“This is the future of aviation,” Oskar Meijerink tells me in a café in Rotterdam airport.
His company, in partnership with the airport’s owners, is planning the world’s first commercial production of jet fuel made, in part, from carbon dioxide (CO2).
Based at the airport, it will work by capturing CO2, the gas which contributes to global warming, from the air.
In a separate process, electrolysis splits water into hydrogen and oxygen. The hydrogen is mixed with the captured CO2 to form syngas, which can be transformed into jet fuel.
The pilot plant, which aims to produce 1,000 litres of jet fuel a day, will get is energy from solar panels.
The partners in the project hope to produce the first fuel in 2021.
They argue that their jet fuel will have a much smaller CO2 impact then regular fuel.
“The beauty of direct air capture is that the CO2 is reused again, and again, and again,” says Louise Charles, from Climeworks, the company which provides the direct air capture technology.
Oskar admits that the fuel has a long way to go before it is competitive.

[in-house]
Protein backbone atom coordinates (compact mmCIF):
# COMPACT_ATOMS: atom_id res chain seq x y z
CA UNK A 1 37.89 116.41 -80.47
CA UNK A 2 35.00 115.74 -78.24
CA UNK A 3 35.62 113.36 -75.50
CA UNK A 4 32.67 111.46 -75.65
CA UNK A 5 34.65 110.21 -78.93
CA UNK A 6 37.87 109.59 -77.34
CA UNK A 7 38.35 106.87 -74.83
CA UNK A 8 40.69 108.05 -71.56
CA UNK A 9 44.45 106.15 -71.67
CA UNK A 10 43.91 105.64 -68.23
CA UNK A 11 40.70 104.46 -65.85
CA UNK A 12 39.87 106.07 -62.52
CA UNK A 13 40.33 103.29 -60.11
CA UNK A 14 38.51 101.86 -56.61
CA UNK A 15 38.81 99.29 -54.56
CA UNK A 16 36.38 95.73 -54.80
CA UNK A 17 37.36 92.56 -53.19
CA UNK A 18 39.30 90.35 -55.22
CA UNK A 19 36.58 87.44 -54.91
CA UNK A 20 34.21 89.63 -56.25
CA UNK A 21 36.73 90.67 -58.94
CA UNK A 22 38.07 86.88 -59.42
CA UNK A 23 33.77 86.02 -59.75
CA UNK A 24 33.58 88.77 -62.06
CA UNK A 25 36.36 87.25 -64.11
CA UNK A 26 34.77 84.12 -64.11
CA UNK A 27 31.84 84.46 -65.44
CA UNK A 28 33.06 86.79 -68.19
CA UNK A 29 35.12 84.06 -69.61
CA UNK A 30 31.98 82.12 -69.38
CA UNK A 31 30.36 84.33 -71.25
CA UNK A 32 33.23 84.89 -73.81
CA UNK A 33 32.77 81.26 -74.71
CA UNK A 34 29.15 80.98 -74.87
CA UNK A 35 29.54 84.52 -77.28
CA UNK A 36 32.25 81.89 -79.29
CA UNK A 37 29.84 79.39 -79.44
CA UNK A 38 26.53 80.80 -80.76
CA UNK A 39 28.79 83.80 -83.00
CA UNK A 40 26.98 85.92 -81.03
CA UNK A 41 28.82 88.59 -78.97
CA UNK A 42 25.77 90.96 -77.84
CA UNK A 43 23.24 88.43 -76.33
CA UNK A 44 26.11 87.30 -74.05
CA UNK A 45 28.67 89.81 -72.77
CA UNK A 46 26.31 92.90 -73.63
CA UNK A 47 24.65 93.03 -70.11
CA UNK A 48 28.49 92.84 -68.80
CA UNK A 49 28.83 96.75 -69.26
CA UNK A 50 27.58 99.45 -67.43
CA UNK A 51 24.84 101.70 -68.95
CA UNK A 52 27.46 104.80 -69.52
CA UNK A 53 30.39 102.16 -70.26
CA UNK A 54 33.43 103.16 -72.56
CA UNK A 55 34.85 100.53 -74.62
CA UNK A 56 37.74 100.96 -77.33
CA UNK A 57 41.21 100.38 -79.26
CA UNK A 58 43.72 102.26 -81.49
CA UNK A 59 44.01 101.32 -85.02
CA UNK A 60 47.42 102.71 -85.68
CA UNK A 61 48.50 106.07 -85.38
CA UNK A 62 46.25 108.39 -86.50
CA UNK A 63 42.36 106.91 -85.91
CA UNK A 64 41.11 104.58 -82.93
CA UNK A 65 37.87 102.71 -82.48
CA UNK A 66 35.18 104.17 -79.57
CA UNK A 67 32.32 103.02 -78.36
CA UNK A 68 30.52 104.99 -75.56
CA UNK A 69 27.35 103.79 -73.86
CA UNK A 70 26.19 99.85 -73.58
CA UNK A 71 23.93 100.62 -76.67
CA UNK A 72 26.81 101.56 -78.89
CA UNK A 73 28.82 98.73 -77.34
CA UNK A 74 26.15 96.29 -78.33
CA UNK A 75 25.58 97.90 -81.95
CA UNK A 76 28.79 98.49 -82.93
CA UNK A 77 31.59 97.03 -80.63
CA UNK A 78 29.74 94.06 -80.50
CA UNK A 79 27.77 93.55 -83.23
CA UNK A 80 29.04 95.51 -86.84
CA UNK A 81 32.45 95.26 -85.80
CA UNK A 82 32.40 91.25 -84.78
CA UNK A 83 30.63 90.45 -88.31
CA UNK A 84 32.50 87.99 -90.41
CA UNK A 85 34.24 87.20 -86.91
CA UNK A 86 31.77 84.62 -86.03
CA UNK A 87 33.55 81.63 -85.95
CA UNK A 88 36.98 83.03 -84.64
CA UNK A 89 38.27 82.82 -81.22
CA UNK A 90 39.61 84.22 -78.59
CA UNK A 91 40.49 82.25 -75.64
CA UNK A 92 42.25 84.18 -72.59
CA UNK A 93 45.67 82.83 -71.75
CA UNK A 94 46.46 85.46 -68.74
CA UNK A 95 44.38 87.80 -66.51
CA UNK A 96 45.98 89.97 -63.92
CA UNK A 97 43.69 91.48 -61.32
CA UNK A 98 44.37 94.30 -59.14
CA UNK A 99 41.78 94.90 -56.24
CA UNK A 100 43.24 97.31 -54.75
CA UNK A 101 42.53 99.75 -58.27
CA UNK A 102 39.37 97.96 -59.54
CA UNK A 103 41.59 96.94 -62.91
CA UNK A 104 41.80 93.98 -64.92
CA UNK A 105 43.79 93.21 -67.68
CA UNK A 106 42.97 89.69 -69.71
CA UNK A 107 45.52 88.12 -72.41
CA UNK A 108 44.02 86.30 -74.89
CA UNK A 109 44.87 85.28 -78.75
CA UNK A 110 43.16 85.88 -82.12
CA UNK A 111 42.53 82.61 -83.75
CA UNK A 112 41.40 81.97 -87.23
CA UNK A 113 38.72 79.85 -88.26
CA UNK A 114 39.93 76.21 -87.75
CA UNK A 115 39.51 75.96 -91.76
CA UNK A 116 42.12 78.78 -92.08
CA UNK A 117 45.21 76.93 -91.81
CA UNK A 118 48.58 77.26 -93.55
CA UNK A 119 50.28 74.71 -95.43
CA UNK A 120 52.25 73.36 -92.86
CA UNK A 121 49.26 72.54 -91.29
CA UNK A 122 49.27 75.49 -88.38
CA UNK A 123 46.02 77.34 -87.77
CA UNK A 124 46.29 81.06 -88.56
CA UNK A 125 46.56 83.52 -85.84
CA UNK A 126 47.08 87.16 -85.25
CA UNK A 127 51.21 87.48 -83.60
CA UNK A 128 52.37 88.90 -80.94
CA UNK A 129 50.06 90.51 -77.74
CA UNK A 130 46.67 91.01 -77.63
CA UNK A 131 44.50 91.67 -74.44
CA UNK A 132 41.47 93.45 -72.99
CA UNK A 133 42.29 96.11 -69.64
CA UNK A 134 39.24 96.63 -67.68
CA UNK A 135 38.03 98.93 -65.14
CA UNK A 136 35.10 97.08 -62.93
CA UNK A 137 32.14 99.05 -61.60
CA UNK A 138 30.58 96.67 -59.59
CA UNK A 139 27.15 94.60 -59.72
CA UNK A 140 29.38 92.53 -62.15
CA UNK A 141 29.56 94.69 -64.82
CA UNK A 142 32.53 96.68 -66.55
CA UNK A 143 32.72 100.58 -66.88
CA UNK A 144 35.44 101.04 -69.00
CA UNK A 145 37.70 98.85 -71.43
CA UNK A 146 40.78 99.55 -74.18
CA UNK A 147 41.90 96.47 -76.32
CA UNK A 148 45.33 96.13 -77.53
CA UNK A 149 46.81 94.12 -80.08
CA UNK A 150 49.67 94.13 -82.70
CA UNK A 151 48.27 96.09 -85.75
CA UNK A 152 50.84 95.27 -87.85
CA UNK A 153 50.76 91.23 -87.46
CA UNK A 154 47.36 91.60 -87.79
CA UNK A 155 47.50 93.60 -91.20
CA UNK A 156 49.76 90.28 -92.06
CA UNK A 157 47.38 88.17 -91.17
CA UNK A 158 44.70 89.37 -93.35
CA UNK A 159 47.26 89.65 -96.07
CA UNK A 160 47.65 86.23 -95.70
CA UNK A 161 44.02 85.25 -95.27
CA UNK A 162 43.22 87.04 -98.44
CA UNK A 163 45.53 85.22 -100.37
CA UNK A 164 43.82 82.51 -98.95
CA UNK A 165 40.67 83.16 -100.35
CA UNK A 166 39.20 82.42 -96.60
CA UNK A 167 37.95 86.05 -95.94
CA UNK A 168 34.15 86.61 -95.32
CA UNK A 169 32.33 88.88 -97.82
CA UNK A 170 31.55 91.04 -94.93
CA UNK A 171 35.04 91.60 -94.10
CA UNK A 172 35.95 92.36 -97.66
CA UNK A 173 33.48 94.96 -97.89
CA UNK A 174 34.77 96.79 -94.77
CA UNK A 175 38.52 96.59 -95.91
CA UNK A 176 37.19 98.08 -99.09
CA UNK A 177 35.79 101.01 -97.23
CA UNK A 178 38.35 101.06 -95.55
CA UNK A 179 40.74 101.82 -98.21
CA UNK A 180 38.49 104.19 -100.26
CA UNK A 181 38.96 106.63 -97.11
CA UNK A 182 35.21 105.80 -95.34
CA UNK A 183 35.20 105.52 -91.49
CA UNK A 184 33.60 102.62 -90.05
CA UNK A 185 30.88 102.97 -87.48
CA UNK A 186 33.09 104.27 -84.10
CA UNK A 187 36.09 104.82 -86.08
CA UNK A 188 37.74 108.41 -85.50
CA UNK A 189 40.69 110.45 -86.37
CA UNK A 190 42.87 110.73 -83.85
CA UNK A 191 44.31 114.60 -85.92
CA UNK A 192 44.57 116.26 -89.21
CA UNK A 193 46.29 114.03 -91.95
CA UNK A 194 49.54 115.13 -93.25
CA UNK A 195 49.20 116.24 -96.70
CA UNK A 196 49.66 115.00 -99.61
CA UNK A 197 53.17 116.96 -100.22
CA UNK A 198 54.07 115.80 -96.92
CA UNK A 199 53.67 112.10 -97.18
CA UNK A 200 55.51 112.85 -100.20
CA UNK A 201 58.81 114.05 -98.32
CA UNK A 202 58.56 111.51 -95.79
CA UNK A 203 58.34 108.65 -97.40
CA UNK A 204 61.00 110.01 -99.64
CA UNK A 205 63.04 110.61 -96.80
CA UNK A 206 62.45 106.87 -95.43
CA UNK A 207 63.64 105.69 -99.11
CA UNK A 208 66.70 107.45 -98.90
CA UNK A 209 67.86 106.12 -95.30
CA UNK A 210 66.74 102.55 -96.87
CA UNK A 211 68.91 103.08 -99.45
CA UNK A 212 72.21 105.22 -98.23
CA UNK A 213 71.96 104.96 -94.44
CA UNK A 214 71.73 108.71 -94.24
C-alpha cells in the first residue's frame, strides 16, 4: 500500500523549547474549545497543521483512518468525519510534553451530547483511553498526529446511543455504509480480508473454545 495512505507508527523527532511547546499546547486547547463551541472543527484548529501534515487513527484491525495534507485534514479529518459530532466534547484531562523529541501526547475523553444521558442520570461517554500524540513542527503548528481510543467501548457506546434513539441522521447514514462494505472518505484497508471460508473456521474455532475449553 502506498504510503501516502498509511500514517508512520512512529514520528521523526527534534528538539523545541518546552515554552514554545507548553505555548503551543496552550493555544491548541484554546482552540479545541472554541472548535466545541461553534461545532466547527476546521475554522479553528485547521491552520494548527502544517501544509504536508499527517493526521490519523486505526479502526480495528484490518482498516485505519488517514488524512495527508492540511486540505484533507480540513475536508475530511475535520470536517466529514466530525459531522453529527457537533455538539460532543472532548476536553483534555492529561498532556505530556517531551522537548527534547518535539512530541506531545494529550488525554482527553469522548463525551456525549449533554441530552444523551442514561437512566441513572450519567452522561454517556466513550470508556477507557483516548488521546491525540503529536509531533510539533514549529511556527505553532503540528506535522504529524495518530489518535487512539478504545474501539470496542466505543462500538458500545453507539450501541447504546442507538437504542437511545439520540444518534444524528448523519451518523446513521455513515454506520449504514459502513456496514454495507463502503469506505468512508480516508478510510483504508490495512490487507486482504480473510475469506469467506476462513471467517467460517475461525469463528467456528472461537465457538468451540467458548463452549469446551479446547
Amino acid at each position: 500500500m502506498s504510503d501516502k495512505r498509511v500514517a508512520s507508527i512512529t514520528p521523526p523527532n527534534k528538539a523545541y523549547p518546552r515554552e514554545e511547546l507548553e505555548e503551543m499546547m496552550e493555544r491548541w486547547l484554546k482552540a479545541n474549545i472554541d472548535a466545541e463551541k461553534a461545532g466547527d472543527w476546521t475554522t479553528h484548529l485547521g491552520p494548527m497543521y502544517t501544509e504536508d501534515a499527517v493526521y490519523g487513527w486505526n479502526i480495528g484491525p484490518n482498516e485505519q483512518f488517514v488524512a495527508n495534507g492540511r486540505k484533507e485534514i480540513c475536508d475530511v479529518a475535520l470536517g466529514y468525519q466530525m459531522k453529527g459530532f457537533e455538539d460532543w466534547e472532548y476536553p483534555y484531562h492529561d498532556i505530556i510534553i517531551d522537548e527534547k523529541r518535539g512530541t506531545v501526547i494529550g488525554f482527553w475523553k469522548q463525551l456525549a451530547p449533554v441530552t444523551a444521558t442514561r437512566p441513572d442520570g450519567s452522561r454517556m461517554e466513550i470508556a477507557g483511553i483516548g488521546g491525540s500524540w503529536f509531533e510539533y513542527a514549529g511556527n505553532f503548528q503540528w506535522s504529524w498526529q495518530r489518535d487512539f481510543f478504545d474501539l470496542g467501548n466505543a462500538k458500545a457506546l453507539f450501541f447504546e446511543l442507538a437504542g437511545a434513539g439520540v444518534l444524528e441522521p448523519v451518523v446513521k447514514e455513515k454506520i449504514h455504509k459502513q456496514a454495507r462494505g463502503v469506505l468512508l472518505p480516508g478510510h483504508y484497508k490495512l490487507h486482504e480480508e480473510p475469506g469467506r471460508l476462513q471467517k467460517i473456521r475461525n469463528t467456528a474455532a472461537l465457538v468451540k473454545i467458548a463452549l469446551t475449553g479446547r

“The main element is the cost,” Oskar Meijerink concedes.
“Fossil jet fuel is relatively inexpensive. Capturing CO2 from the air is still a nascent technology and expensive.”
Other companies are working on similar direct capture systems, including Carbon Engineering in Canada and US-based Global Thermostat.
But environmental campaigners are highly sceptical.
“It sure does sound amazing. It sounds like a solution to all of our problems – except that it’s not,” said Jorien de Lege from Friends of the Earth.
“If you think about it, this demonstration plant can produce a thousand litres a day based on renewable energy. That’s about five minutes of flying in a Boeing 747.
“It’d be a mistake to think that we can keep flying the way that we do because we can fly on air. That’s never going to happen. It’s always going to be a niche.”
While companies are experimenting with high tech ways to capture CO2 from the air, there’s already a very simple, efficient way to do it – growing plants. And aircraft are already flying on renewable fuels made from plant biomass.
Sugar cane, grasses or palm oil, and even animal waste products – effectively anything that contains carbon – can be processed and used.
But are these alternative fuels are never going to replace traditional fossil jet fuel?
“Yes, but it’s very difficult to set a time frame,” says Joris Melkert, senior lecturer in aerospace engineering at Delft University of Technology.